3. Every Super Bowl winner or loser the last 15 years, except one, went into the playoffs with a winning record in its last five games. Nine of the 30 were 5-0 going into the playoffs. The one exception: You got it, the 2007 Indianapolis Colts, who were 2-3 in their final five games.
4. There is some anecdotal evidence that losing the last game of the season -- even if that game seems meaningless -- might not be a great plan. Just in the last 10 years...
• Last year the Tennessee Titans had the best record in football at 13-3. They rested their starters in a 23-0 loss to Indy in the final week of the season. They lost their first playoff game.
• Last year the New York Giants tied for the best record in the NFC and were defending Super Bowl champs. They rested their starters late and lost to Minnesota in the final week. They were bludgeoned by Philadelphia in their first playoff game.
• In 2007 the Dallas Cowboys tied for the best record in the NFC at 13-3. They rested starters in the final week, a 27-6 humiliation at the hands of rival Washington. The Cowboys lost their first playoff game.
• In 2000 the Minnesota Vikings were 11-2 and considered perhaps the best team in football. They lost their last three games of the season. They did win a playoff game against the Saints. But they were promptly obliterated 41-0 in New York -- I had the misfortune of being at that game. I have never seen a team give so little in a game that mattered.
• In 1999, the Indianapolis Colts were 13-2 going into the final week of the season, and they got demolished 31-6 in Buffalo (hey, aren't the Colts going to Buffalo this week?). The Colts lost their first playoff game to Tennessee (a team that won its last four regular-season games and went all the way to the Super Bowl).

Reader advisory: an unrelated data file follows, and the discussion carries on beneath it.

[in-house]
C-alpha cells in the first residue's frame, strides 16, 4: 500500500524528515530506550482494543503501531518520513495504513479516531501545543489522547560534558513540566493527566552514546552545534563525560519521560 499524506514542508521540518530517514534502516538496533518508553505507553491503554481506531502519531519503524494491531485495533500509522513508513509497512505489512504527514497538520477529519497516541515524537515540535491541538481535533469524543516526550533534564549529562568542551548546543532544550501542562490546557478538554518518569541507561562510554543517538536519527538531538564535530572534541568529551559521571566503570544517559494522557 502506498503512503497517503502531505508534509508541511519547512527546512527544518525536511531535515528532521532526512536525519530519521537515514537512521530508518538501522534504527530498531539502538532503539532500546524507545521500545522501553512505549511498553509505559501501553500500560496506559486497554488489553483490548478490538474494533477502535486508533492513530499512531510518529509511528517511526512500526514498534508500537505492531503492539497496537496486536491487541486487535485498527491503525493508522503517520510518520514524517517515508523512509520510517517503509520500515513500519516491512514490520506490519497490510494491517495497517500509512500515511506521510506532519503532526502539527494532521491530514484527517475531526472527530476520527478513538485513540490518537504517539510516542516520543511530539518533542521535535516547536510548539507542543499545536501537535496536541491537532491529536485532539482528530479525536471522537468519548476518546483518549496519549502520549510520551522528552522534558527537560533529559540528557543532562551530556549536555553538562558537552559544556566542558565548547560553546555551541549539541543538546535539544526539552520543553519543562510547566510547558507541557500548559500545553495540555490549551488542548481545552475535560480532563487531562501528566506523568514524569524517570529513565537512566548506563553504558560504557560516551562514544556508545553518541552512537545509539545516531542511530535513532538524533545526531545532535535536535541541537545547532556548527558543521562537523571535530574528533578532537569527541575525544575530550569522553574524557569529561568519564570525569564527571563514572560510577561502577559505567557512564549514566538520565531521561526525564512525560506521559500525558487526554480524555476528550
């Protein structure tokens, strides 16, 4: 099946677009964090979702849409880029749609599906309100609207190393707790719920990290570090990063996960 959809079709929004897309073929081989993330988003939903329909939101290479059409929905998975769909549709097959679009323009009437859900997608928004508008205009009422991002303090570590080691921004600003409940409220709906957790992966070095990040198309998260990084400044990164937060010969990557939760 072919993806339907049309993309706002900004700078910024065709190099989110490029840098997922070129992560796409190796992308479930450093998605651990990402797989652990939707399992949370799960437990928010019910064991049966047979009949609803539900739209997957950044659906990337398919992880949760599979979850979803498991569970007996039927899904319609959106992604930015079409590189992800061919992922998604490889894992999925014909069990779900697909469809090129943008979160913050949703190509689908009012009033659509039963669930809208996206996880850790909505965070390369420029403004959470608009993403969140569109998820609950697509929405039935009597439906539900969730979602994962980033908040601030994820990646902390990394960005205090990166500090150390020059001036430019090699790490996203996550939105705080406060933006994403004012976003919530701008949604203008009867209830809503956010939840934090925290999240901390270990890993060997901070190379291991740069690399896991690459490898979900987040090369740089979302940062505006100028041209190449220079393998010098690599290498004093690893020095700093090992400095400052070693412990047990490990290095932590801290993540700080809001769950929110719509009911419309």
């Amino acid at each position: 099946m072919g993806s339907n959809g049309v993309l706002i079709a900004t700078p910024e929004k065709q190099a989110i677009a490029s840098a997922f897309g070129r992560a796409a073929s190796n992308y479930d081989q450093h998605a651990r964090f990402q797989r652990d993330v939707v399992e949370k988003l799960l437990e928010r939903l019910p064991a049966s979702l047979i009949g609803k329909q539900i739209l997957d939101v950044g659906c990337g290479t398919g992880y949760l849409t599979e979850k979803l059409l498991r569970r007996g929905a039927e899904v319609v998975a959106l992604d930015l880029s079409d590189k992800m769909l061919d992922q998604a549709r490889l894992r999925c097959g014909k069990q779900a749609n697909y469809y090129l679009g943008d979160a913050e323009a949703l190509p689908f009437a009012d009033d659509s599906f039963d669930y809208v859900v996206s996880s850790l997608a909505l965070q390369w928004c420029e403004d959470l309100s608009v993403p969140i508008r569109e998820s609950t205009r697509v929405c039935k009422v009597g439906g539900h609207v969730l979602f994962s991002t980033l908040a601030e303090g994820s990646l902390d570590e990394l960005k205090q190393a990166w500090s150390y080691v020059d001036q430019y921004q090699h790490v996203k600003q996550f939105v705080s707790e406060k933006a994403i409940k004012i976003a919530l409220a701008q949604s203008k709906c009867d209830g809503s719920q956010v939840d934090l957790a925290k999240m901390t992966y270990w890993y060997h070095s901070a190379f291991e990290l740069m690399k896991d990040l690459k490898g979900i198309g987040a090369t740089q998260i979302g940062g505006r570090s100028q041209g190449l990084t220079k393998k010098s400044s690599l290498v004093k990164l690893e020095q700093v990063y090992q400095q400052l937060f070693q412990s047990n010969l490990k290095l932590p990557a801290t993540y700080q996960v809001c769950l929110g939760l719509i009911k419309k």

And so on. Now, look, this doesn't prove anything at all. I could point out that the 1997 Kansas City Chiefs, with the AFC's best record, won their last six games of the season and still lost their first playoff game. Meanwhile, the 2006 Chicago Bears rested their starters in the last week of the season, got crushed, and still went to the Super Bowl. There are no hard rules here. All of this searching for momentum might be mumbo jumbo.
But there might be something to it, too. Football, I think, is the most emotional of big-time American team sports. The emotional gap between winning and losing, I think, is much wider than in baseball or basketball or hockey. It is that way for the fans, and it is that way for the coaches, and it is that way for the players. The game is painful to play. The game is excruciating to coach. The game is emotional to watch. All of it is violent beyond words. And to give so much of yourself and LOSE, well, as football players have been saying for decades now -- the bruises and cracked ribs and twisted limbs hurt a hell of a lot more when you lose.
So I think it's logical that a team that goes into the playoffs winning feels more confident, more focused and more alive. The Colts' story has not been written yet. They might roll right through the playoffs, win the Super Bowl, and leave everyone to admit that, yeah, maybe it was a good decision to rest the starters. Or maybe they win the Super Bowl and leave everyone to wonder if they could have gone undefeated had they shown the backbone. Or maybe they will lose before they even get to the Super Bowl, leaving everyone to wonder if they were just victims of their own bad karma.
I don't know the right answer. I don't even know that it was wrong to do what Jim Caldwell and the Colts did. I can definitely see the other side. I only know that when I saw Peyton Manning stewing on the sideline while the Colts' undefeated season was flushed away, that it FELT wrong. Because, I guess, at the end of the day, if you're not trying to be perfect... what are you trying to be?